The two “Bahubaali” epic films are indeed epic

 Elena Morey

A&E Editor

In 2015, director and screenplay writer S.S. Rajamouli worked with writer Vijayendra Prasad to create one of the most popular Hindi films of its era. “Bahubaali: The Beginning” swept across the main theatres of India, and even to a small Western theatre in Fairfax, Va. There, I saw the film on a whim. I had nothing better to do that day and the poster looked fascinating. As a Hindu, I occasionally see Hindi films and try and keep up with the latest Bollywood trends. Little did I know that this was the beginning of a two-film saga of epic proportions.

In the first few seconds of the first film, I was hooked. The story is very complex and spans more than one lifespan. The first follows Amahendra Baahubali (Prabhas) who lives in a small village under a vast set of waterfalls and cliffs. Baahubali dreams of climbing the cliffs in search of a beautiful woman he sees there, Avanthika (Tamannaah Bhatia). He is unaware of his true identity and abilities. Then the film goes back in time to the character Shivudu (Prabhas) who is the younger prince to a proud kingdom. His mother, Shivagami (Ramya Krishnan) is perplexed about who will take the throne, for her eldest son Bhallaladeva (Rana Daggubati) is not pure of heart or shows the making of a good king. He tricks his younger brother and steals his one true love Devasena (Anushka Shetty) as well as slaughters his own countrymen to try and win the crown on the battlefield. To ensure the crown, he plots to have his younger and beloved brother killed.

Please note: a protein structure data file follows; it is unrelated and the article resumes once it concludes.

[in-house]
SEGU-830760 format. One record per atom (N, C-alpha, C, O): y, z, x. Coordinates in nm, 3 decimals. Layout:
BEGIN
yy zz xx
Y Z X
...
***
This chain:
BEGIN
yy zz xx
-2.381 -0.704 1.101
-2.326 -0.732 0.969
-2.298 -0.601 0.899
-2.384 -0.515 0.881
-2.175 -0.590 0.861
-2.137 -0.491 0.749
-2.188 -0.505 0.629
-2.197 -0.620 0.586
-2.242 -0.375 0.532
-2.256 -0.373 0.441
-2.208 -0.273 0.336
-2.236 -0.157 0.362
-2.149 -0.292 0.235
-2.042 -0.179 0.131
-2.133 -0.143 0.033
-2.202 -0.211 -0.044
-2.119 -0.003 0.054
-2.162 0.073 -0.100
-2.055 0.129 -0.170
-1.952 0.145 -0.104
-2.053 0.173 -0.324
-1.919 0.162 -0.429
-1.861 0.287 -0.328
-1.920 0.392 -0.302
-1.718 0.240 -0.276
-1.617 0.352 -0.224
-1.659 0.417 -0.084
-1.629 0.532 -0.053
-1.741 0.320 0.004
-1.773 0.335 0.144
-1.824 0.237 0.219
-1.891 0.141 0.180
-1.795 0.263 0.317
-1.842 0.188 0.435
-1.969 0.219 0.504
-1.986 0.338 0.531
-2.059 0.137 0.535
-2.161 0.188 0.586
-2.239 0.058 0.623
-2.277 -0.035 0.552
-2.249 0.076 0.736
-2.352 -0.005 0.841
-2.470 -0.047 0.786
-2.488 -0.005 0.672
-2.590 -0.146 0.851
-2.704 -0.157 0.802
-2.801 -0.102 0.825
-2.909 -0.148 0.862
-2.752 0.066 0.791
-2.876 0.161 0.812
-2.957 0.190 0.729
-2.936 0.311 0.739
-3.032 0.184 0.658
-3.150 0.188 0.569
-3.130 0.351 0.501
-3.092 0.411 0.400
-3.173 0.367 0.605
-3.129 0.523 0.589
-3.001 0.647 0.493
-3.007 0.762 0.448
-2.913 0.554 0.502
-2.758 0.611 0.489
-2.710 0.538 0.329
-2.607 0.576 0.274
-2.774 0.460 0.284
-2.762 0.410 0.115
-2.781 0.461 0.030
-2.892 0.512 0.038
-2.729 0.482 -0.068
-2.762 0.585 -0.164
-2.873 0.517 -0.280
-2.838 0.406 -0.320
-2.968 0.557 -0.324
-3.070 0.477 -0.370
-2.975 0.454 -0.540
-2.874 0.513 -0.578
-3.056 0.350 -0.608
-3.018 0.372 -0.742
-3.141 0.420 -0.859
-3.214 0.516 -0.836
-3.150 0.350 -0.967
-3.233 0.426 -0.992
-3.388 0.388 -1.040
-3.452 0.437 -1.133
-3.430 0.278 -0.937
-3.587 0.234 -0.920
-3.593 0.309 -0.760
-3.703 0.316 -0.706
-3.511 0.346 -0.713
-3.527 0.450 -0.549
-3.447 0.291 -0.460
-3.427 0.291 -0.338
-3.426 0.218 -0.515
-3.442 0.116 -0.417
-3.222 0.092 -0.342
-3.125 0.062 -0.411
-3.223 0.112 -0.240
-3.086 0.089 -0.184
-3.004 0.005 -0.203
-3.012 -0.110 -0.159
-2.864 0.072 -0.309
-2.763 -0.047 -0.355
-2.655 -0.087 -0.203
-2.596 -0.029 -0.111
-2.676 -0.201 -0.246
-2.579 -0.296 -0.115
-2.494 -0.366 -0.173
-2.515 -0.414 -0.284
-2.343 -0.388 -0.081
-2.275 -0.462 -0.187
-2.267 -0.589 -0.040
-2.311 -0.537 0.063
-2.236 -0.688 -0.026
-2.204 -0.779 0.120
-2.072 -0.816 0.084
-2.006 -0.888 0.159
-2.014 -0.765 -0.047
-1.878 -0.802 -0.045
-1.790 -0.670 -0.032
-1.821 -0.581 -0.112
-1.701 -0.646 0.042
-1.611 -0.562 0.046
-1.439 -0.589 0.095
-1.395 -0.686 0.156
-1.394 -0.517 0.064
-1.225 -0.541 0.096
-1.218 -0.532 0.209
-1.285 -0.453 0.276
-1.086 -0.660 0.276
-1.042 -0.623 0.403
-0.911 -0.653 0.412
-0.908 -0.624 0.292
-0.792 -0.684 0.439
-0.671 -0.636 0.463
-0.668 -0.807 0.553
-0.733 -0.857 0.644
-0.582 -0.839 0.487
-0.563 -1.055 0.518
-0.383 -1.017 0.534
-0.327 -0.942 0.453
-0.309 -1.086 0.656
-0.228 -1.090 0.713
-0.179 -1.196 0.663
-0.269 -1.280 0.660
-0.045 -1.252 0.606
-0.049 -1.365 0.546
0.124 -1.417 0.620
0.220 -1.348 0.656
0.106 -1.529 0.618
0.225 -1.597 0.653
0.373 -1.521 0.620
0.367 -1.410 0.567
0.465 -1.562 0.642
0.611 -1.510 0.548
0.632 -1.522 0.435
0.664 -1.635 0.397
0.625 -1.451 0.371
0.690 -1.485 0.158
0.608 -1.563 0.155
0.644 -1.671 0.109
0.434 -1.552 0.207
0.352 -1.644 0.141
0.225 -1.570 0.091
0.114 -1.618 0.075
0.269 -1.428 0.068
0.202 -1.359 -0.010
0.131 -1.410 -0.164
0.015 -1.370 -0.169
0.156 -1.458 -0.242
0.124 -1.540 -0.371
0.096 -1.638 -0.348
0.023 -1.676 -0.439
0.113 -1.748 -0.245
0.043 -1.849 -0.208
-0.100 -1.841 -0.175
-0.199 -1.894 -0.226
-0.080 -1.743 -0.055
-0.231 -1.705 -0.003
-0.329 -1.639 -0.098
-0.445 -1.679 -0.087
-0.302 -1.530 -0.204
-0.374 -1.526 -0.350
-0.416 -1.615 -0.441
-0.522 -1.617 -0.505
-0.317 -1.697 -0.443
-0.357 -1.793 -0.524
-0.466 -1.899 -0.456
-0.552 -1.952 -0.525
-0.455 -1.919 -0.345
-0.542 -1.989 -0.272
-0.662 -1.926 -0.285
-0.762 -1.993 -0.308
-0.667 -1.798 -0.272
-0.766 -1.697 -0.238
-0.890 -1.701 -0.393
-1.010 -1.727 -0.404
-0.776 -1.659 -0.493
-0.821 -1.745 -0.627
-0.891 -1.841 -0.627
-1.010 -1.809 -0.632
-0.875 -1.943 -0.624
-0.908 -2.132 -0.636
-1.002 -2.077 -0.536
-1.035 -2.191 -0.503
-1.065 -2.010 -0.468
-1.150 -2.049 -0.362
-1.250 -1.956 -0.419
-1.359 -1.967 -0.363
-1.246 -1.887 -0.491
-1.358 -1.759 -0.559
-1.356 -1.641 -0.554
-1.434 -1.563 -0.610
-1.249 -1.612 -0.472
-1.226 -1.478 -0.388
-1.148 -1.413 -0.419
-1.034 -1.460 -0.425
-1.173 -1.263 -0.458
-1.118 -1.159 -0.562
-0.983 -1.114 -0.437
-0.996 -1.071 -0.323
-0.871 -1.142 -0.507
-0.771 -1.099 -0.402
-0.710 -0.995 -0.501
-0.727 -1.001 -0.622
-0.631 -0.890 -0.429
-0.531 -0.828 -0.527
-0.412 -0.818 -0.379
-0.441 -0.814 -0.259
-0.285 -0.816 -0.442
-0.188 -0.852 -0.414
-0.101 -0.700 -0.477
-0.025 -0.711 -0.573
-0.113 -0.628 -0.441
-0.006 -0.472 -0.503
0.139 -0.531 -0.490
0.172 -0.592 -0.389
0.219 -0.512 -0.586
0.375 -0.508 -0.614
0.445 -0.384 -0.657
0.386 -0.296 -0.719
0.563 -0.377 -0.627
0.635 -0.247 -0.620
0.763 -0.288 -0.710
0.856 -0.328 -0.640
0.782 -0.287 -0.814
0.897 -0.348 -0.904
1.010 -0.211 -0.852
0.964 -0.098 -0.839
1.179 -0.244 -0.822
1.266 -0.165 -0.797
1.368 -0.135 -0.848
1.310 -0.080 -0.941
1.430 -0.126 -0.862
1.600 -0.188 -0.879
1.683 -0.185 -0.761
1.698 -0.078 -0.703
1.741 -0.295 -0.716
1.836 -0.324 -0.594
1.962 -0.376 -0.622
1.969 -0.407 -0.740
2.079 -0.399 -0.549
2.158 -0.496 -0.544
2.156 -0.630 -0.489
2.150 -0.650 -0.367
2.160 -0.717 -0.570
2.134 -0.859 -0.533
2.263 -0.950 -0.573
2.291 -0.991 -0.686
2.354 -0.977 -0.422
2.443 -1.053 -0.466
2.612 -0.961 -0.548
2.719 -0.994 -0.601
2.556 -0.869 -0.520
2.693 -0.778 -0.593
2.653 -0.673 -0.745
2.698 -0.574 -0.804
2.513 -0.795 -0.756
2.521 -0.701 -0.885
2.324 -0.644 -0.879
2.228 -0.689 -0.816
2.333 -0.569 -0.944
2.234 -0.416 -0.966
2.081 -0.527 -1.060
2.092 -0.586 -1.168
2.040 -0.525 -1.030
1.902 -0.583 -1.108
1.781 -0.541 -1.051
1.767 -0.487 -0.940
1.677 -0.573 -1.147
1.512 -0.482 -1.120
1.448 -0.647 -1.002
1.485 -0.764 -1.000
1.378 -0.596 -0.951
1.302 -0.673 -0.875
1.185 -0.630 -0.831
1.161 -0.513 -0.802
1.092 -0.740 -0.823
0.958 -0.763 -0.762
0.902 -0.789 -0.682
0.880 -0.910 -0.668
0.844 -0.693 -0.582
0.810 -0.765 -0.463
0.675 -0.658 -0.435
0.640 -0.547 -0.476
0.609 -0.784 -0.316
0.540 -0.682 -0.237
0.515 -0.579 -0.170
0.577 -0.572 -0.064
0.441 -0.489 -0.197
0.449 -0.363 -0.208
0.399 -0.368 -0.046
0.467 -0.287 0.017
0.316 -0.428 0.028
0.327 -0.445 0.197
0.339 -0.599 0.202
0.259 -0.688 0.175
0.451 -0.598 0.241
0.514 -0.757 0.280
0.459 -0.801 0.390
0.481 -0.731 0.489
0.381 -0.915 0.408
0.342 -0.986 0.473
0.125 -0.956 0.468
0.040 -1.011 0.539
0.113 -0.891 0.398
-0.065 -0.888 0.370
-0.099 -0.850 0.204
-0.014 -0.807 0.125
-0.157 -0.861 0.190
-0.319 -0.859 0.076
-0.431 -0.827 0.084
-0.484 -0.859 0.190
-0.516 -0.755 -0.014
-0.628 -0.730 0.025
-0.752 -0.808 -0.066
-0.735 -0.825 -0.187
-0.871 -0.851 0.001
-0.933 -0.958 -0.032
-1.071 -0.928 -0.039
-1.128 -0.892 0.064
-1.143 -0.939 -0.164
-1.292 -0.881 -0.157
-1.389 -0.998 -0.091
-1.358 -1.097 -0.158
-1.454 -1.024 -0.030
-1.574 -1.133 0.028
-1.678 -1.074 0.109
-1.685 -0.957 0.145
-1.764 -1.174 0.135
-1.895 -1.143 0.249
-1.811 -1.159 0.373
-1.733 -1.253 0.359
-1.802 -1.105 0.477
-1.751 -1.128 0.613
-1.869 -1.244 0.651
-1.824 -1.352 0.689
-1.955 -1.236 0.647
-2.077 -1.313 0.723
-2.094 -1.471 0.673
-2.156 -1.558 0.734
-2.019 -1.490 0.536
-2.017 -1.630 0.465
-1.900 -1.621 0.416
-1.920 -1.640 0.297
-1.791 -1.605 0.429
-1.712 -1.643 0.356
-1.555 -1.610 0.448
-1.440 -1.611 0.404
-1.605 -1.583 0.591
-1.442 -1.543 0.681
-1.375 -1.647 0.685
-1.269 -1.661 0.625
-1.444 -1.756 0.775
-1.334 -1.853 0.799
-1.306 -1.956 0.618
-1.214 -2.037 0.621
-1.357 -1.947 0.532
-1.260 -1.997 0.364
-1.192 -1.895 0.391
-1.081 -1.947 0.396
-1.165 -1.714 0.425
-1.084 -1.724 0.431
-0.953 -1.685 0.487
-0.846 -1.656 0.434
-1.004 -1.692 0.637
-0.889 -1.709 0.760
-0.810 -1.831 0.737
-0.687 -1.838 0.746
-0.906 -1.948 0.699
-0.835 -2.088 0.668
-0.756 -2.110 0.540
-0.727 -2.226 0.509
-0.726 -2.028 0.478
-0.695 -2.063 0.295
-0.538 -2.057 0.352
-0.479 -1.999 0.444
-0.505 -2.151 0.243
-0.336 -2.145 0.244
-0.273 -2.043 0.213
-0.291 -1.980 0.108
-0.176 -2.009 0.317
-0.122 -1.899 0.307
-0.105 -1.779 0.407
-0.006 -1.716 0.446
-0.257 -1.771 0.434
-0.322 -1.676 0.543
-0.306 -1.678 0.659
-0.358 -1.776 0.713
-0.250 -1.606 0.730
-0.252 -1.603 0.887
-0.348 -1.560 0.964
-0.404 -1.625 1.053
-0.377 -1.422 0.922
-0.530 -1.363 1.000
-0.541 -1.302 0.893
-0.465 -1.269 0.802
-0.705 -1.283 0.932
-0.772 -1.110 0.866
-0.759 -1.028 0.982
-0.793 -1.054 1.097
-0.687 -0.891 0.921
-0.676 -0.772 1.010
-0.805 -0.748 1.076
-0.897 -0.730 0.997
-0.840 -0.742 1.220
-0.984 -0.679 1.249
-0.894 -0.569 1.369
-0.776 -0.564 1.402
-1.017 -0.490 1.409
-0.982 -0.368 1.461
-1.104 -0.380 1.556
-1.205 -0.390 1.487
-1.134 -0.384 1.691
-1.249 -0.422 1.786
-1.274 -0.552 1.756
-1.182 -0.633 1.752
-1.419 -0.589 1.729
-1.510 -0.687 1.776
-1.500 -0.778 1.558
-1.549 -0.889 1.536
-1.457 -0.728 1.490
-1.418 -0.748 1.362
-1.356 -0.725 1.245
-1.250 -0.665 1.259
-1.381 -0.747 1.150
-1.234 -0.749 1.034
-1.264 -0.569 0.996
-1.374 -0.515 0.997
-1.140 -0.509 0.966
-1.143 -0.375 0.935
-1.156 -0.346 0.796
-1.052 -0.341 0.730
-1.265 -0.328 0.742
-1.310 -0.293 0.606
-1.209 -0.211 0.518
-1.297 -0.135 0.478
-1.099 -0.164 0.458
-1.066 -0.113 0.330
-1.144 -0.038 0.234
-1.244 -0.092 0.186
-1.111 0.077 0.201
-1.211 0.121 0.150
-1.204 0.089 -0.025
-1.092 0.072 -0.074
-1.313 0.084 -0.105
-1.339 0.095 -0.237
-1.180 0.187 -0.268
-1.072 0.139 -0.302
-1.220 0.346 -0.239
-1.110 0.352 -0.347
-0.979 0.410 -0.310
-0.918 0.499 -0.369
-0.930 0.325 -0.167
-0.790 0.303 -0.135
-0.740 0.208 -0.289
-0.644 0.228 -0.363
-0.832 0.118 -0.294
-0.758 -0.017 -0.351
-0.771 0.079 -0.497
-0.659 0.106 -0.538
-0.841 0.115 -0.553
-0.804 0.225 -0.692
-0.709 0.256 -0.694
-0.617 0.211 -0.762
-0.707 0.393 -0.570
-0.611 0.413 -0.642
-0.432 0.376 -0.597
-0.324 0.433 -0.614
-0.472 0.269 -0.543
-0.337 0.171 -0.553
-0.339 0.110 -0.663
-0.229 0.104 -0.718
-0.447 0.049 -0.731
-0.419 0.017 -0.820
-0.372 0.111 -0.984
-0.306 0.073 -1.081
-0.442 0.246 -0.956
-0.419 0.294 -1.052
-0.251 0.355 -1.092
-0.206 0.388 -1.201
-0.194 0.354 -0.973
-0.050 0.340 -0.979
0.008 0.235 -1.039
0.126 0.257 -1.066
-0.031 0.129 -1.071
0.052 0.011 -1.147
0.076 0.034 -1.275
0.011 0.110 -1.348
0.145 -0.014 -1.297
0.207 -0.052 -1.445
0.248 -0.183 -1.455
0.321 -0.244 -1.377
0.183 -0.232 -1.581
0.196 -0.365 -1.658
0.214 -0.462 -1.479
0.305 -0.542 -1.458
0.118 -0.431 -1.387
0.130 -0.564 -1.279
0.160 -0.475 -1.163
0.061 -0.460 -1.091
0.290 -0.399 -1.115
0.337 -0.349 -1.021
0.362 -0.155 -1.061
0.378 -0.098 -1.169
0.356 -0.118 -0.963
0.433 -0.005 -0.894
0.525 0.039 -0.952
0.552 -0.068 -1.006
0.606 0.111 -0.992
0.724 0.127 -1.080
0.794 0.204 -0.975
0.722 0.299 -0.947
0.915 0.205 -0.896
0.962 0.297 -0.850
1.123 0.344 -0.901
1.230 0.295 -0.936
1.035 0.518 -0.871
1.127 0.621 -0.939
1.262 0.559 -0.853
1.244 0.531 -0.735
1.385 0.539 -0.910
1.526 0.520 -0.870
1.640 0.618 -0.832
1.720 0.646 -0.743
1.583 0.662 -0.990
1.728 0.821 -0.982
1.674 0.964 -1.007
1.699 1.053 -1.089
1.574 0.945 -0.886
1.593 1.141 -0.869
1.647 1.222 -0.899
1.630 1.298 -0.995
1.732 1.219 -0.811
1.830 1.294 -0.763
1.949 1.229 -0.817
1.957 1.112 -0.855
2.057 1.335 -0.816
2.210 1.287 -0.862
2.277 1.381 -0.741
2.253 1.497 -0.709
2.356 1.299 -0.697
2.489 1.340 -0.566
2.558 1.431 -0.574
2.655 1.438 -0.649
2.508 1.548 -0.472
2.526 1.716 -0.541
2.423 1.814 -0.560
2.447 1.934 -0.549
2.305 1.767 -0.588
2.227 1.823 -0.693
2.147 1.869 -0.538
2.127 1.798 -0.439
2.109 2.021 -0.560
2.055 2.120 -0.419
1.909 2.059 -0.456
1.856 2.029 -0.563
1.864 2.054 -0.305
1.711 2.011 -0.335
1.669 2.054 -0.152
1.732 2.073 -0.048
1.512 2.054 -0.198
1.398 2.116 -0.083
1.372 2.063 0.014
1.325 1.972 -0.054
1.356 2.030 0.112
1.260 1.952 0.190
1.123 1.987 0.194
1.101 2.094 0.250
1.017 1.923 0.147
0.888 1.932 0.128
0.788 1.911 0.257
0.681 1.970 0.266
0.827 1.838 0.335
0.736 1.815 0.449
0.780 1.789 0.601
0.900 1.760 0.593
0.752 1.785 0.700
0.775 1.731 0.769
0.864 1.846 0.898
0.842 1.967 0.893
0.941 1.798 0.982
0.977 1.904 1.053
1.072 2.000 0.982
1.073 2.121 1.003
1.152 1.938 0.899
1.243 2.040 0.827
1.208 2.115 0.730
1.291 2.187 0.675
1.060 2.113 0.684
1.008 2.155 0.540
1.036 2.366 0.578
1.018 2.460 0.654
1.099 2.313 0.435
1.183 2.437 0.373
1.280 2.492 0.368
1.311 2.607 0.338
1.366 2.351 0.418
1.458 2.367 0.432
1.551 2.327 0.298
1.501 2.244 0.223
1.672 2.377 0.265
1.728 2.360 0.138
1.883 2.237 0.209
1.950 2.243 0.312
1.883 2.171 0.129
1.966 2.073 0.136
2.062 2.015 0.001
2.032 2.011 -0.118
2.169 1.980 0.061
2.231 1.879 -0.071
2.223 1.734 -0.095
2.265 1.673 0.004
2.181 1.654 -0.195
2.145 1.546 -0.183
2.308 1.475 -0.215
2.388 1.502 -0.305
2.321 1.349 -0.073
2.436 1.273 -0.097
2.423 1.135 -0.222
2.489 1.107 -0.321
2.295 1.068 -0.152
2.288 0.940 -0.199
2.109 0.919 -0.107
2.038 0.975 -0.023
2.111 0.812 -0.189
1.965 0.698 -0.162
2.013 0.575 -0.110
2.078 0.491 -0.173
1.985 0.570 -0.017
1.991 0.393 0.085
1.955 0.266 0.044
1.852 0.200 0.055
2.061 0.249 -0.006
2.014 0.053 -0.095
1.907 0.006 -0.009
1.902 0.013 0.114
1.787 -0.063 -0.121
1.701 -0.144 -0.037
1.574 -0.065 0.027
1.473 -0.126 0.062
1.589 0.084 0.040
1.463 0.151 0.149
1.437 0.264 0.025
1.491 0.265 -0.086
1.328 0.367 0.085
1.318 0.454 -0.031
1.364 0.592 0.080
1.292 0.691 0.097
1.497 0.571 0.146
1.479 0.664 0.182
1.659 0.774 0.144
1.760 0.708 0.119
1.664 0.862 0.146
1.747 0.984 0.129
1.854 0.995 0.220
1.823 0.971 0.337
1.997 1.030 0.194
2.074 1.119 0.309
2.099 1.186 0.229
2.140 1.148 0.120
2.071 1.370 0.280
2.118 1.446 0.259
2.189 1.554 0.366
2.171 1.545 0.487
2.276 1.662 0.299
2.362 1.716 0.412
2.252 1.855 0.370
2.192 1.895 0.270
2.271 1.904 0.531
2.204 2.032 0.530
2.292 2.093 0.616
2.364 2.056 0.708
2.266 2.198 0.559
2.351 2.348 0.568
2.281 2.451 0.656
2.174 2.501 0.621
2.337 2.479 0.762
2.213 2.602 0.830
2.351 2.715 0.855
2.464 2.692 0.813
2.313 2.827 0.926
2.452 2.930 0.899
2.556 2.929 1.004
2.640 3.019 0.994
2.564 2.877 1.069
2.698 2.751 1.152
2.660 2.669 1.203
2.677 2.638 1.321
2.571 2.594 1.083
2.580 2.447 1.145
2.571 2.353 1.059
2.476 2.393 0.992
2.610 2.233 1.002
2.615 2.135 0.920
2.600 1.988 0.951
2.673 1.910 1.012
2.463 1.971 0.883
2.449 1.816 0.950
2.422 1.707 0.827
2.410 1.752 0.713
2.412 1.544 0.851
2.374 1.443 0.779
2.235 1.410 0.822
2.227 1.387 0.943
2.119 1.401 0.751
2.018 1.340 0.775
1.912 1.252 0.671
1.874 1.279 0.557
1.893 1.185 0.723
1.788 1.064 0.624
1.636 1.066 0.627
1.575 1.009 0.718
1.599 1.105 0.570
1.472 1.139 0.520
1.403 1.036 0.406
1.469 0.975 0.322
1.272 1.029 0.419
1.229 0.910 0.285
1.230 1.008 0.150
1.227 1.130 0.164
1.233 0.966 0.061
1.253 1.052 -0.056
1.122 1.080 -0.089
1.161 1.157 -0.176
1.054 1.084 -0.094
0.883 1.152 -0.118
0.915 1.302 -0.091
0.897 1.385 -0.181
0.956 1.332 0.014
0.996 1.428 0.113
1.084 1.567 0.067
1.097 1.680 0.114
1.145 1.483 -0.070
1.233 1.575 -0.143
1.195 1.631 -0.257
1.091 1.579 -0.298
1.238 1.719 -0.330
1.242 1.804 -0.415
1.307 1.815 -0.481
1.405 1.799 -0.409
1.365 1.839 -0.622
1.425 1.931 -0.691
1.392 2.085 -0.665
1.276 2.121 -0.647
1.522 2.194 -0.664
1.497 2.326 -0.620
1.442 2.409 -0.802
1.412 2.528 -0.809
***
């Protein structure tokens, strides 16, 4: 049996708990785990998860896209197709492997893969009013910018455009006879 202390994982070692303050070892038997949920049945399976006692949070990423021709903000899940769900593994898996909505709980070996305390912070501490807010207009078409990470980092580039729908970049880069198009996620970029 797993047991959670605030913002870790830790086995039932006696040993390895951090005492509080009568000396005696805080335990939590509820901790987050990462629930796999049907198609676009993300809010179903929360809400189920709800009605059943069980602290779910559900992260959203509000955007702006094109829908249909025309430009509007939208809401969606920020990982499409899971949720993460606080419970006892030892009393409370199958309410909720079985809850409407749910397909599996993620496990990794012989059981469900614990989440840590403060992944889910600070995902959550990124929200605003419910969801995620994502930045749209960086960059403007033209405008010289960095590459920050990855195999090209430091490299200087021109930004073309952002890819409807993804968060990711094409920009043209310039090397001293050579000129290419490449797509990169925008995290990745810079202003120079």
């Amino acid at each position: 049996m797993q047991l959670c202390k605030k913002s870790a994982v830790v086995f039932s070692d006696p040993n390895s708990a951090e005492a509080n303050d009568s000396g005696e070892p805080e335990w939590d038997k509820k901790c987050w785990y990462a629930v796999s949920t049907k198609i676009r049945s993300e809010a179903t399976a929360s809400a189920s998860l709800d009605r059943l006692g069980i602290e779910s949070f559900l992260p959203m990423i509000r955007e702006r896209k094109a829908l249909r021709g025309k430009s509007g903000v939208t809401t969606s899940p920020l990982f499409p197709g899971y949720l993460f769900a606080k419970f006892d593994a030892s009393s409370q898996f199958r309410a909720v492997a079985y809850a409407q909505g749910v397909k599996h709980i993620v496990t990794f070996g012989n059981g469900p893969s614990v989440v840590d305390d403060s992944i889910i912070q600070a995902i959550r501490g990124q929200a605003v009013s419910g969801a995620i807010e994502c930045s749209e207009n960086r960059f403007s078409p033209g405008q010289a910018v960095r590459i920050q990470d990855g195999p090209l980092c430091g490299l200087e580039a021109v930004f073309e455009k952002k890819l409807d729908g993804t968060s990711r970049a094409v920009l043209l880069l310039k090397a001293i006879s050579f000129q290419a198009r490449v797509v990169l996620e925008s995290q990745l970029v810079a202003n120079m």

In “Bahubaali: The Conclusion,” the second film, which came out in 2017, the viewer catches up with the powerfully dynamic characters as the journey continues with the princes. However, the two films come full circle as Baahubali learns of his identity as well as comes face to face with his uncle, Bhallaladeva.

The epic is about five hours long when both films are watched back-to-back. The soundtrack is otherworldly and allows the viewer to be transported into the film entirely. Two years later, I still enjoy listening to the soundtrack, and with strong Hindu overtones as well as religious imagery, the film is beautiful. The beliefs do not overwhelm the viewer, but religious context does create great depth within the film itself. Perhaps the color of Devasena’s sari reflects the power of Durga and Shivudu’s archery reflects the might of Rama. Even the animals featured reflect more about each scene as well as the characters in them.

Earning its spot in the Guinness Book of World Records, the epic of Bahubaali definitely deserves it. It was the most expensive CGI film ever made in 2015, and as a result the scenery created is breathtaking. At some moments, the viewer must grant the film some creative license, but even the combat is very realistic and terrifying. But, what really makes this epic powerful is the characters. Their unique personalities echo a lot of archetypes as well as transforming them into more dynamic individuals that can change or break out of their destinies. Some characters are cliché, but the passion in the epic itself creates a perfect film to watch if you are after action, romance, heroism and some great music that you will be humming long after the film is over. Both Bahubaali films can be found on Netflix and Amazon Prime.

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